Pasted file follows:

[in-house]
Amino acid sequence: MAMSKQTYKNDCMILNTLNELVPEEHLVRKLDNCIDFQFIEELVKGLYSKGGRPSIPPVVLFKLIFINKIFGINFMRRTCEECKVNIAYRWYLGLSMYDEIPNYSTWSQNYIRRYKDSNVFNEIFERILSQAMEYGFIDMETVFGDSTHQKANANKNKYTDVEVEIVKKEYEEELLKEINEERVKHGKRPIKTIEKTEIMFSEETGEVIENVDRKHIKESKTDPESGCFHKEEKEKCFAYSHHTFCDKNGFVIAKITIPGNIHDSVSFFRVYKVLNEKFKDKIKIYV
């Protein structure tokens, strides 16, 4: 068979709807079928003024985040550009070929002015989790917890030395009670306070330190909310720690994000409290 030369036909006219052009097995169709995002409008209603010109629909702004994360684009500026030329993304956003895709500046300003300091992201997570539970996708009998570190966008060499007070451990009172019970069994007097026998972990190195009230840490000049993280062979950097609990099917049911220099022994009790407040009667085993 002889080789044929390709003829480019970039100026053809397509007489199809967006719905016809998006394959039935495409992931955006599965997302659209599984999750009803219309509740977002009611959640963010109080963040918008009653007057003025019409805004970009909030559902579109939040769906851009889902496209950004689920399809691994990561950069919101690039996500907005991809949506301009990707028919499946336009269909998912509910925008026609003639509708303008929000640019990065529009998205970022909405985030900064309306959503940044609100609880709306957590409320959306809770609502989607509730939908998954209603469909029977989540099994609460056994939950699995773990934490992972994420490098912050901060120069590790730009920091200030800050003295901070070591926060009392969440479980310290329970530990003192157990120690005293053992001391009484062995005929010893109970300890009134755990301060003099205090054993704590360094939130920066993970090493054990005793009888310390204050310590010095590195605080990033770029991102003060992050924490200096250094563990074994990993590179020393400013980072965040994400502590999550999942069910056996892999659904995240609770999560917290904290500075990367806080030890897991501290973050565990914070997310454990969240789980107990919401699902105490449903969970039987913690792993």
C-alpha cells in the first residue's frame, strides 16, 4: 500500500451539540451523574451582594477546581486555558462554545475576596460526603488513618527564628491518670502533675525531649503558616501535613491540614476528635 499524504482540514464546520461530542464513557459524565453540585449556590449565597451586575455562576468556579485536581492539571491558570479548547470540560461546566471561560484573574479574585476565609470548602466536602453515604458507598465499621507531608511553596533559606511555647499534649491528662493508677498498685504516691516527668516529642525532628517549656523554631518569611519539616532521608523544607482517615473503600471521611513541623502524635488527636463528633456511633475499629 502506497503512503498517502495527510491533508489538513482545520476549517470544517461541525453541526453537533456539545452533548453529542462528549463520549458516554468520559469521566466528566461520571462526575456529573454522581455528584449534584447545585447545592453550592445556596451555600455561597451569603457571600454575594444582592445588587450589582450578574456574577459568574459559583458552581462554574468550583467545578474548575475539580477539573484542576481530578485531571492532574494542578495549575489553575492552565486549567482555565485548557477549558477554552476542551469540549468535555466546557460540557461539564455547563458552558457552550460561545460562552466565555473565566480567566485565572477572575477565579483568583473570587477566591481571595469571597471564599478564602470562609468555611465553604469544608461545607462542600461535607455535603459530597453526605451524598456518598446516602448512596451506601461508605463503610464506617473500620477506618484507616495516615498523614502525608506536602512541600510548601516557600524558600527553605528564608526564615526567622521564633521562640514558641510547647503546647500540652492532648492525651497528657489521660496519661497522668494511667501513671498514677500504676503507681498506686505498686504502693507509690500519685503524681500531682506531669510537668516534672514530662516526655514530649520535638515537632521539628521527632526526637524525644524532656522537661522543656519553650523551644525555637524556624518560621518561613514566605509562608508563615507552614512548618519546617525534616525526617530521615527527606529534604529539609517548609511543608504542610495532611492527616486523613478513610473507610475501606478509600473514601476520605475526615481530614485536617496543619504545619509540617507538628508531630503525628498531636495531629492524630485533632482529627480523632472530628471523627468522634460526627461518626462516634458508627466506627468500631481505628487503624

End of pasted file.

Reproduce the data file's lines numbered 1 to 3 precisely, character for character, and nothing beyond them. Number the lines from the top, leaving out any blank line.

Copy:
[in-house]
Amino acid sequence: MAMSKQTYKNDCMILNTLNELVPEEHLVRKLDNCIDFQFIEELVKGLYSKGGRPSIPPVVLFKLIFINKIFGINFMRRTCEECKVNIAYRWYLGLSMYDEIPNYSTWSQNYIRRYKDSNVFNEIFERILSQAMEYGFIDMETVFGDSTHQKANANKNKYTDVEVEIVKKEYEEELLKEINEERVKHGKRPIKTIEKTEIMFSEETGEVIENVDRKHIKESKTDPESGCFHKEEKEKCFAYSHHTFCDKNGFVIAKITIPGNIHDSVSFFRVYKVLNEKFKDKIKIYV
């Protein structure tokens, strides 16, 4: 068979709807079928003024985040550009070929002015989790917890030395009670306070330190909310720690994000409290 030369036909006219052009097995169709995002409008209603010109629909702004994360684009500026030329993304956003895709500046300003300091992201997570539970996708009998570190966008060499007070451990009172019970069994007097026998972990190195009230840490000049993280062979950097609990099917049911220099022994009790407040009667085993 002889080789044929390709003829480019970039100026053809397509007489199809967006719905016809998006394959039935495409992931955006599965997302659209599984999750009803219309509740977002009611959640963010109080963040918008009653007057003025019409805004970009909030559902579109939040769906851009889902496209950004689920399809691994990561950069919101690039996500907005991809949506301009990707028919499946336009269909998912509910925008026609003639509708303008929000640019990065529009998205970022909405985030900064309306959503940044609100609880709306957590409320959306809770609502989607509730939908998954209603469909029977989540099994609460056994939950699995773990934490992972994420490098912050901060120069590790730009920091200030800050003295901070070591926060009392969440479980310290329970530990003192157990120690005293053992001391009484062995005929010893109970300890009134755990301060003099205090054993704590360094939130920066993970090493054990005793009888310390204050310590010095590195605080990033770029991102003060992050924490200096250094563990074994990993590179020393400013980072965040994400502590999550999942069910056996892999659904995240609770999560917290904290500075990367806080030890897991501290973050565990914070997310454990969240789980107990919401699902105490449903969970039987913690792993």